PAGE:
In a new series, Packaging Europe looks into the effects, both short and long term, of the COVID-19 pandemic on the packaging industry. Through talking to organisations of all sizes from across the value chain, we’ll discover how the industry is dealing with this crisis and how it aims to come out stronger on the other side.

This time around, we put our questions to Melinda de Boer, director, external communications at Amcor.

How has corona impacted your business?

As the pandemic evolves, we have remained focused on three priorities: the health and safety of people, keeping our business running to deliver essential products people need every day, and contributing to support our communities.

People need safe food, medicine, and other consumer goods now more than ever. We are proud to support our customers to deliver food, beverage, hygiene and healthcare products – all of which are vital to keeping people healthy and reducing the spread and impact of this virus.

We are helping our customers leverage our scale so that they can respond to consumer demand and reallocate supply or even offer alternative package structures, if necessary.  So, I think even more collaborative relationships with our customers is a way in which our business has been affected by the pandemic.

We have a number of great examples, and I’ll share just two.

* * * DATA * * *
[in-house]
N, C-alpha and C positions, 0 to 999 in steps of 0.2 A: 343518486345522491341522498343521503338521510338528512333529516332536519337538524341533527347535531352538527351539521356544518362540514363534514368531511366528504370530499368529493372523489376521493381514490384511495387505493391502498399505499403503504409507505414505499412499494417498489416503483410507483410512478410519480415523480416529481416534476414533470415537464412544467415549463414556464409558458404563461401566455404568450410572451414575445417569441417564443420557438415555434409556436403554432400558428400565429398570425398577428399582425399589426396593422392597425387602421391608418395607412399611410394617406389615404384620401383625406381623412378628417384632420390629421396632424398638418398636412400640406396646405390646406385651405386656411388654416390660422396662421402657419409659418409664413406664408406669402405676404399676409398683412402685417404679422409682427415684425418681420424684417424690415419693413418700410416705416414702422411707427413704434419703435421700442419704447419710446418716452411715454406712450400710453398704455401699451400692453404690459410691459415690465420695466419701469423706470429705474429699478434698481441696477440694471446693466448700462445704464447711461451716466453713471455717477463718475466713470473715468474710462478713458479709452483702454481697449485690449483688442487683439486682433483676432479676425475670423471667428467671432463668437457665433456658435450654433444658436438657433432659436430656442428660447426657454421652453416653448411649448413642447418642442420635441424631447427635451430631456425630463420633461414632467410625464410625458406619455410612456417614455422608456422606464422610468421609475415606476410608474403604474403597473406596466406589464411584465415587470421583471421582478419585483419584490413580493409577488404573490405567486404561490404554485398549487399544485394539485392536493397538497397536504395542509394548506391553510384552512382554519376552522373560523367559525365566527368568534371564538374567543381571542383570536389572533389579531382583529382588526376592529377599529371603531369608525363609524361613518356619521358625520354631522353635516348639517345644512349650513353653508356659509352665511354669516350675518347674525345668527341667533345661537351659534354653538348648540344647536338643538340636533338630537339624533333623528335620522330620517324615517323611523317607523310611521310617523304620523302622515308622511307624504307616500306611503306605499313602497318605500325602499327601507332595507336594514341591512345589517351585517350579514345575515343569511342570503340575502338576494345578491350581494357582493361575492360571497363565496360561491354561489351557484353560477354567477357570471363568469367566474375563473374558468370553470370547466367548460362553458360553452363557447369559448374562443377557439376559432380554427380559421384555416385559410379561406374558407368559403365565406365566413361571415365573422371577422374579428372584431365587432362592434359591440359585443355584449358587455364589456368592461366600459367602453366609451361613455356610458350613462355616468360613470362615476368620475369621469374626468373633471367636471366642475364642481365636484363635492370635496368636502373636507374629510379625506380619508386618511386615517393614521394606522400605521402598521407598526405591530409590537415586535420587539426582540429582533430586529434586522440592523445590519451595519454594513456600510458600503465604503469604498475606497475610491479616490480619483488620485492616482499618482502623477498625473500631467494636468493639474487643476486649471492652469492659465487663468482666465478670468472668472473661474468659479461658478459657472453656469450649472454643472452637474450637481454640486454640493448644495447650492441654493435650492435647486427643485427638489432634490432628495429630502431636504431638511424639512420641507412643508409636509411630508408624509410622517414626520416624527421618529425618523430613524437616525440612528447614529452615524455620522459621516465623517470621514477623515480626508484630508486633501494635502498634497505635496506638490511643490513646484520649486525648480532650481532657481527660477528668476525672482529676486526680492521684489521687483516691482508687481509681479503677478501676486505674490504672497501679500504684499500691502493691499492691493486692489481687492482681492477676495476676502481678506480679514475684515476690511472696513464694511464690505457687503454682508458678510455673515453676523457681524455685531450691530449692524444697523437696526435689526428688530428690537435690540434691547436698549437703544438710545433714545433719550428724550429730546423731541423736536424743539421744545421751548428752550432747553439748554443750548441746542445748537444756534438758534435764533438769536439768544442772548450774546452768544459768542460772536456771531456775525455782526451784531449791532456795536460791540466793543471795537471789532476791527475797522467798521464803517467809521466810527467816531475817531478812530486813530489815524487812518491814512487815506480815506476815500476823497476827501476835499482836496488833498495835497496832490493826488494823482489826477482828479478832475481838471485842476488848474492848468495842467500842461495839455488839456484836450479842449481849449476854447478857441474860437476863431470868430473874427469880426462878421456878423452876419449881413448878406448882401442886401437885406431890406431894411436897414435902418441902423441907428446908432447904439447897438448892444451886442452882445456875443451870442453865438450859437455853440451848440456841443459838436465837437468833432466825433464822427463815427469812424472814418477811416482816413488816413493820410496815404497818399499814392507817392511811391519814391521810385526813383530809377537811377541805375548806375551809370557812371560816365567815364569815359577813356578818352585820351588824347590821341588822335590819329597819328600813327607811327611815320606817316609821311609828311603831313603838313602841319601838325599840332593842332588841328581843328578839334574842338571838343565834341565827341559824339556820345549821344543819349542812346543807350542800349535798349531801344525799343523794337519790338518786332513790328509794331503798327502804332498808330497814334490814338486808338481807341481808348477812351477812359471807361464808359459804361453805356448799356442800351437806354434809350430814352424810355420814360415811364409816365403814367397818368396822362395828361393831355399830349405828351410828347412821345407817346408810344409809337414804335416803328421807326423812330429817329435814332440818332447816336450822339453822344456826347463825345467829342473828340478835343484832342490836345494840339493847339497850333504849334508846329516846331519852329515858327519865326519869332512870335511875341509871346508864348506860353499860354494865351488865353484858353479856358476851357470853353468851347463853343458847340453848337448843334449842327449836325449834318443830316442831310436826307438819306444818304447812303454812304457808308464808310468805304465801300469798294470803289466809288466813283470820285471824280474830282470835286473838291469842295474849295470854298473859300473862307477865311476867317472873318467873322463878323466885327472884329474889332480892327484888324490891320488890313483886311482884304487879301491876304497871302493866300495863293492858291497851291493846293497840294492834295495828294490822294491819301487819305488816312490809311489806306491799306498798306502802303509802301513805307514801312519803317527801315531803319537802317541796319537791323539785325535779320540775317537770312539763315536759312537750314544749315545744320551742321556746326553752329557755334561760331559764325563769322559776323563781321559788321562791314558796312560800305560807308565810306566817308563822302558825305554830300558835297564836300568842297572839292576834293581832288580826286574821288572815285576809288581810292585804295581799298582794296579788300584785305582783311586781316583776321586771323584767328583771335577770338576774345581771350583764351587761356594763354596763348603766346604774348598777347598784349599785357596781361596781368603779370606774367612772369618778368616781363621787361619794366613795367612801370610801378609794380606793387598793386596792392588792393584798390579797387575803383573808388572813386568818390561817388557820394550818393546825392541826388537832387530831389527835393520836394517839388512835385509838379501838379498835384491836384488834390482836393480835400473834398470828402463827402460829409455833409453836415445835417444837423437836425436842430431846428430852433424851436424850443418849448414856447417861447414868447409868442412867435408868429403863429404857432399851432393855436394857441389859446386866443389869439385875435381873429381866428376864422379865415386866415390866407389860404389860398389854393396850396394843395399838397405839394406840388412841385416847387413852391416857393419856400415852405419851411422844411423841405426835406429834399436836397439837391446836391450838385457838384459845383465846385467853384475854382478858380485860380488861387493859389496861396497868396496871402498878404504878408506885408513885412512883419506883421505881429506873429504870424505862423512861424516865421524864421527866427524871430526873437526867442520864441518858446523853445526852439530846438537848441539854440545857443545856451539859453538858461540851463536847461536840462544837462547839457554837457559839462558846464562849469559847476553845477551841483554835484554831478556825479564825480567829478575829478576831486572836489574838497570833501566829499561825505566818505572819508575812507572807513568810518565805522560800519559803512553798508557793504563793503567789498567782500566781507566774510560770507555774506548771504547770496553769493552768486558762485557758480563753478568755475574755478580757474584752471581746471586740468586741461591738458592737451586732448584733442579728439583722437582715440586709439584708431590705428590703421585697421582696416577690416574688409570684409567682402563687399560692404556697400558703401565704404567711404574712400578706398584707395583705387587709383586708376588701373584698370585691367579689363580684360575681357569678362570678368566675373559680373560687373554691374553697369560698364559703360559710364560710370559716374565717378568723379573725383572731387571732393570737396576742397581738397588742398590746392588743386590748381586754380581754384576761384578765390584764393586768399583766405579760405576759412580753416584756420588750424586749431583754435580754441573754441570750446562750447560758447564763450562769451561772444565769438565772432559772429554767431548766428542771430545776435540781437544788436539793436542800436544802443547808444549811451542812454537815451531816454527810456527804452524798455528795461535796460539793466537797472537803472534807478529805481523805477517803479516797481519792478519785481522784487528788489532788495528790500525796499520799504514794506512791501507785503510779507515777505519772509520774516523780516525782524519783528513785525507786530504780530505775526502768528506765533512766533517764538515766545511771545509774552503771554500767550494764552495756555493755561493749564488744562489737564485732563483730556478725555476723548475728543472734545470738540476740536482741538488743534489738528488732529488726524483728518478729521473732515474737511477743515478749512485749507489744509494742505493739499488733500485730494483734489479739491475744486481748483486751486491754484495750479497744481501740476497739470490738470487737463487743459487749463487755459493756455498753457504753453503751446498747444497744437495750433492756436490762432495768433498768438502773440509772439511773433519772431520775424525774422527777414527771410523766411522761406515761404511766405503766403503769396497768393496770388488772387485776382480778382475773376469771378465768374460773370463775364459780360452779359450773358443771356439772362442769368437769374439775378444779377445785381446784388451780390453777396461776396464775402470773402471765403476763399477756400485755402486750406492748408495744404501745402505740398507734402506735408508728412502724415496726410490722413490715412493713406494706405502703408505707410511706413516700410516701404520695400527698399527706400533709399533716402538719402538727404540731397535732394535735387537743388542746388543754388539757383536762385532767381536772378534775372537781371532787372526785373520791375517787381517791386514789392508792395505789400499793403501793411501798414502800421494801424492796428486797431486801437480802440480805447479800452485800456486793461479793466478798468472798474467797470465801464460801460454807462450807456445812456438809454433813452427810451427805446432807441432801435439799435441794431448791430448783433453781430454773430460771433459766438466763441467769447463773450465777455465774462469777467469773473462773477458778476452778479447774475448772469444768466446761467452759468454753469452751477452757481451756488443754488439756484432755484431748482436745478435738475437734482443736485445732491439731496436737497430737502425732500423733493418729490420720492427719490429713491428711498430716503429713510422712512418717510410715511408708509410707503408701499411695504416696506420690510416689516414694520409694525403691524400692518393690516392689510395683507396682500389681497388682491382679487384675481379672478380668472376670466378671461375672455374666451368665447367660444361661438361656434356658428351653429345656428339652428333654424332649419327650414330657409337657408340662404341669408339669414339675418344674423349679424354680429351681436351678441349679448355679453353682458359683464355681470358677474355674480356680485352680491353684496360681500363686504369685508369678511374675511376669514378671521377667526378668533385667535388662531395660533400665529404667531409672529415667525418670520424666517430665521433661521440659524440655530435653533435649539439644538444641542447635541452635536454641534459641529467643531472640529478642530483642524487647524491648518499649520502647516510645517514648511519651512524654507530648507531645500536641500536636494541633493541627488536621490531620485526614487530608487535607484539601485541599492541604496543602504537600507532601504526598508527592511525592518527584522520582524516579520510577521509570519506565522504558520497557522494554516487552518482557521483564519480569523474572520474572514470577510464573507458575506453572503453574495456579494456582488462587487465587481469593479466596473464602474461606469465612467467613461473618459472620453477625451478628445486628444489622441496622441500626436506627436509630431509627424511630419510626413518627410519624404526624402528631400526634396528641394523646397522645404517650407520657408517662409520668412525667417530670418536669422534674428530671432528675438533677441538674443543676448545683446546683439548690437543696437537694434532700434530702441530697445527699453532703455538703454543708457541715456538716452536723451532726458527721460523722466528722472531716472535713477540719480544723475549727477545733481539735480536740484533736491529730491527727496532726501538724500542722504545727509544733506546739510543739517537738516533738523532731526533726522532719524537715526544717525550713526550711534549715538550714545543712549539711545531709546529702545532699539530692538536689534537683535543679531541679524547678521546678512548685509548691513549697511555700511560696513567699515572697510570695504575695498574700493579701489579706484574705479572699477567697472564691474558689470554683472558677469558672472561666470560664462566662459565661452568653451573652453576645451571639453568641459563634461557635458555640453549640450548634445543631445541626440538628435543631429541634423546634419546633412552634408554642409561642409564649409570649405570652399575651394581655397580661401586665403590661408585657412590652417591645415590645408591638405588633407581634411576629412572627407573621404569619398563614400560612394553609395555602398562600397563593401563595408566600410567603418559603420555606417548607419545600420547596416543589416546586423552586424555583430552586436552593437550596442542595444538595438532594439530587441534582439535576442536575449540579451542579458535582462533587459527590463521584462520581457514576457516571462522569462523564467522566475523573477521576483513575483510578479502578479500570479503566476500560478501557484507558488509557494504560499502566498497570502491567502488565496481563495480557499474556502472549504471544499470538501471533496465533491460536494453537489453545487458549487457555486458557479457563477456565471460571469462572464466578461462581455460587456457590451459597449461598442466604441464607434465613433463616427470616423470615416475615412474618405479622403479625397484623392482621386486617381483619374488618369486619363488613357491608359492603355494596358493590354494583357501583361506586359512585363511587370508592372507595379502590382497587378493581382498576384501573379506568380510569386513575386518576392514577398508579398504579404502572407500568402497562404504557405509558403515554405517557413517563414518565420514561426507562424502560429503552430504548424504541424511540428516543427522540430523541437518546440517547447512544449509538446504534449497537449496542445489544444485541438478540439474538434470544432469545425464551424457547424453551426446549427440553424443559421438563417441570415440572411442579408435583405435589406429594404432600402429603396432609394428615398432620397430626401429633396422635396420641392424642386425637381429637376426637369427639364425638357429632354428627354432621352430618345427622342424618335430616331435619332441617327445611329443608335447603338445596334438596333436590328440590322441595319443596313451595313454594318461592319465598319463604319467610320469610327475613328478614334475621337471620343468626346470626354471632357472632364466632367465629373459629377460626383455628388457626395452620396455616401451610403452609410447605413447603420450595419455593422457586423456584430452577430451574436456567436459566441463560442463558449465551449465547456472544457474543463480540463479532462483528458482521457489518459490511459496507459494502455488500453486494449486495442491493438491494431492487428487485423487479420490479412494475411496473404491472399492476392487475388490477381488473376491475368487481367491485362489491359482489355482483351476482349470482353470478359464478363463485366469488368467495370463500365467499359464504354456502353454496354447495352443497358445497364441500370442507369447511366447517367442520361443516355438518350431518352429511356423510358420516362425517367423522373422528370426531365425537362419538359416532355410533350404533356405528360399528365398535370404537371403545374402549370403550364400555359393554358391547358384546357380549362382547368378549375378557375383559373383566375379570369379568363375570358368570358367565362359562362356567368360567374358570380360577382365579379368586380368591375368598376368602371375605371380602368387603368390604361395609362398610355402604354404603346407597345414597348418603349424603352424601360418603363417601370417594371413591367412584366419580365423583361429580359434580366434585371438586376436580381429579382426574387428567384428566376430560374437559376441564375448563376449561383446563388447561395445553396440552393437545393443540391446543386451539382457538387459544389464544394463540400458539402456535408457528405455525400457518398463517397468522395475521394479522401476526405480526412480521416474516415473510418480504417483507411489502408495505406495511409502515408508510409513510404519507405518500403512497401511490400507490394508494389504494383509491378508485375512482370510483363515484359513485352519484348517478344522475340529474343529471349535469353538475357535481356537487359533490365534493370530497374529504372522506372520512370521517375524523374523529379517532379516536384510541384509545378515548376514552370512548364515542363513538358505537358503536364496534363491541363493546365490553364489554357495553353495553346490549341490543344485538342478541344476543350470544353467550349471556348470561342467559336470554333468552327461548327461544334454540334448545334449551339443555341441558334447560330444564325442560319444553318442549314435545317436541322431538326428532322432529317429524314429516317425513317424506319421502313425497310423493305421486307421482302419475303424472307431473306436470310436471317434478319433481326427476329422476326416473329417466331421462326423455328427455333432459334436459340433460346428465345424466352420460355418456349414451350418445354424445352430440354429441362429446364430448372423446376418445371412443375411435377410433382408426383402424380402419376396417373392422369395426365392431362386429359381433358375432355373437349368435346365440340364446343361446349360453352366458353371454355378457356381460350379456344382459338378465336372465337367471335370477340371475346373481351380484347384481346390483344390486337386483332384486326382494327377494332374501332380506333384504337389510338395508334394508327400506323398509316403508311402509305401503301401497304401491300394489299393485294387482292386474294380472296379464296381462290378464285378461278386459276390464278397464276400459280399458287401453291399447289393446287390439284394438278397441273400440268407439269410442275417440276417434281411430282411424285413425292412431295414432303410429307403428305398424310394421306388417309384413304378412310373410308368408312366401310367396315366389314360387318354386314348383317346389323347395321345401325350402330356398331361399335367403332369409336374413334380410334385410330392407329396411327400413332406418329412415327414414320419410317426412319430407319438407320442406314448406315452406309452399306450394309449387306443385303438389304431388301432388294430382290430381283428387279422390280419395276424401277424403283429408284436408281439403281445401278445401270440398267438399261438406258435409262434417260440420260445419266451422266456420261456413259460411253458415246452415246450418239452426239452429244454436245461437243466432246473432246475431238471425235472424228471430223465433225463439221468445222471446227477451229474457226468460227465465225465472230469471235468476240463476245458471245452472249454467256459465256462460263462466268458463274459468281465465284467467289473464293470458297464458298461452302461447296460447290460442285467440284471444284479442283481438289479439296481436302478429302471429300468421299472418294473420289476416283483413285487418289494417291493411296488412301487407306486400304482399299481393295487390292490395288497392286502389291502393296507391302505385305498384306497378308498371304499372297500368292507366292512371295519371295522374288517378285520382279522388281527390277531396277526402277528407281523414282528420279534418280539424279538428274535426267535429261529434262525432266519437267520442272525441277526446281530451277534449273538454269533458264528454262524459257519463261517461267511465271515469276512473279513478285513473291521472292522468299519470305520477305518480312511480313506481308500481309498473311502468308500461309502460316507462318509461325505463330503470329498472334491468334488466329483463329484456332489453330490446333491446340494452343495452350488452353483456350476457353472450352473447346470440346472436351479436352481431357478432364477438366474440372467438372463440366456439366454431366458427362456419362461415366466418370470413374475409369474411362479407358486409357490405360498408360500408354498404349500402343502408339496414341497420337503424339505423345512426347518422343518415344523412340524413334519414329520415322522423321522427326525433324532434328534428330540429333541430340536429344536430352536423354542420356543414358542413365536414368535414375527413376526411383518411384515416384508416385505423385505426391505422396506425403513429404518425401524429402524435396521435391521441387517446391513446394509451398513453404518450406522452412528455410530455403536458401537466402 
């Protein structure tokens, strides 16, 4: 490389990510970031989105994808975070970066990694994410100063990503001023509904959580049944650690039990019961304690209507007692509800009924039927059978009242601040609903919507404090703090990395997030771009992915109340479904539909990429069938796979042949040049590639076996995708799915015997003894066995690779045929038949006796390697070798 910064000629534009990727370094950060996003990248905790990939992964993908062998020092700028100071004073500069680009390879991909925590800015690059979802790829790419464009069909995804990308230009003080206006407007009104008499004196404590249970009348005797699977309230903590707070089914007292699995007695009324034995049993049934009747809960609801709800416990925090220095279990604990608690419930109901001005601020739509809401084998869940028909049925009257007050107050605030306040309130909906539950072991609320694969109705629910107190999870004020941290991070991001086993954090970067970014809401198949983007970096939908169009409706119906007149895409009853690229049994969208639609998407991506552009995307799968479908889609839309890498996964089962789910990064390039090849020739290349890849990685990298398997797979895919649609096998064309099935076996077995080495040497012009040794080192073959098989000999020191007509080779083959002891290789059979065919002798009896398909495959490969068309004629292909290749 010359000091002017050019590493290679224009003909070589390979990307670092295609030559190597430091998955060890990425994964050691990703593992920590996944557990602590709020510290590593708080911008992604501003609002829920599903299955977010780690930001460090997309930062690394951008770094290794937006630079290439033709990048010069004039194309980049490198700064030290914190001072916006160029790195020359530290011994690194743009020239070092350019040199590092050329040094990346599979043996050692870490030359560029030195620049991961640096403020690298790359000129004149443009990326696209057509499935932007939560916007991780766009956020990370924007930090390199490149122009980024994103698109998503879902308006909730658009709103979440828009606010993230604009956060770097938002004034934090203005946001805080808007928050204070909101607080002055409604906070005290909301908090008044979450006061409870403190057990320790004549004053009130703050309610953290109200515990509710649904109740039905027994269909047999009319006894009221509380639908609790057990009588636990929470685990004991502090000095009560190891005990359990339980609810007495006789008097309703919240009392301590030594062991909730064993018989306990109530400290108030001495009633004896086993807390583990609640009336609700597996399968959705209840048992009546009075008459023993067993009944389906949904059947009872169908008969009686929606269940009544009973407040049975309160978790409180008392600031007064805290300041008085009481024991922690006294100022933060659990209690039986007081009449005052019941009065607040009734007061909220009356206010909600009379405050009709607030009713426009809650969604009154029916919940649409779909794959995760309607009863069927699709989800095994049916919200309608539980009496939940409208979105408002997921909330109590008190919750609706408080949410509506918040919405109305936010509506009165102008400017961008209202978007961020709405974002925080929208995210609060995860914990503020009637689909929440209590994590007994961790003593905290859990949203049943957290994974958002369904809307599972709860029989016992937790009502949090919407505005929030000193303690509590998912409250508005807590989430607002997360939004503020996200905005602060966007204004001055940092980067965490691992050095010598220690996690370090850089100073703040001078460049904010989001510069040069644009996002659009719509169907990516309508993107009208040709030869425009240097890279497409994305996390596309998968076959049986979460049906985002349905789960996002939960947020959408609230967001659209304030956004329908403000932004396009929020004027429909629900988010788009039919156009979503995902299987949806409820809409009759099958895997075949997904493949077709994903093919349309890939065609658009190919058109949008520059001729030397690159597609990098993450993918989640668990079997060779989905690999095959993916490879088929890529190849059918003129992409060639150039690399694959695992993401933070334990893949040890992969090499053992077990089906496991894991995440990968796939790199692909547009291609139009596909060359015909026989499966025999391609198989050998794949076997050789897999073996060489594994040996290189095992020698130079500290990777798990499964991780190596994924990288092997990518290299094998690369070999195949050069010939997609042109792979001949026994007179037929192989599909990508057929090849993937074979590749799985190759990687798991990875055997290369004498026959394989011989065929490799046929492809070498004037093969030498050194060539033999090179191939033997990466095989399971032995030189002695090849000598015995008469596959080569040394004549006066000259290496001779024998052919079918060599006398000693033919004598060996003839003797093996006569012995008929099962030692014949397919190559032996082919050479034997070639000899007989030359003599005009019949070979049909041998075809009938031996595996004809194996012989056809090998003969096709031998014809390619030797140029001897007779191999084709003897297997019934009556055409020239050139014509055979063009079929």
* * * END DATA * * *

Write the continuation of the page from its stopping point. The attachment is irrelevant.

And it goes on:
We have a site in Lugo, a small town north of Bologna, Italy. They are a strong and resilient group of people who have been living in the epicentre of Europe’s outbreak. Despite the testing situation, they have continued to produce packaging that protects vital supplies reaching across Western Europe. Their dedication has not gone unnoticed, both inside and outside of Amcor. Last month, Amcor customer Mars sent 400 chocolate bars to the site - one for each of the team. Along with numerous messages from other customers, this is a testament to our partnerships and the work being done by people in Amcor and our customers’ organizations.

Another example is our partnership with several distillery customers who have converted their plants to the production of hand sanitizer. Amcor donated bottles and closures to a number of customers in Europe, North and South America so they can fill and donate sanitizer to emergency services, hospitals, and other local organizations in need.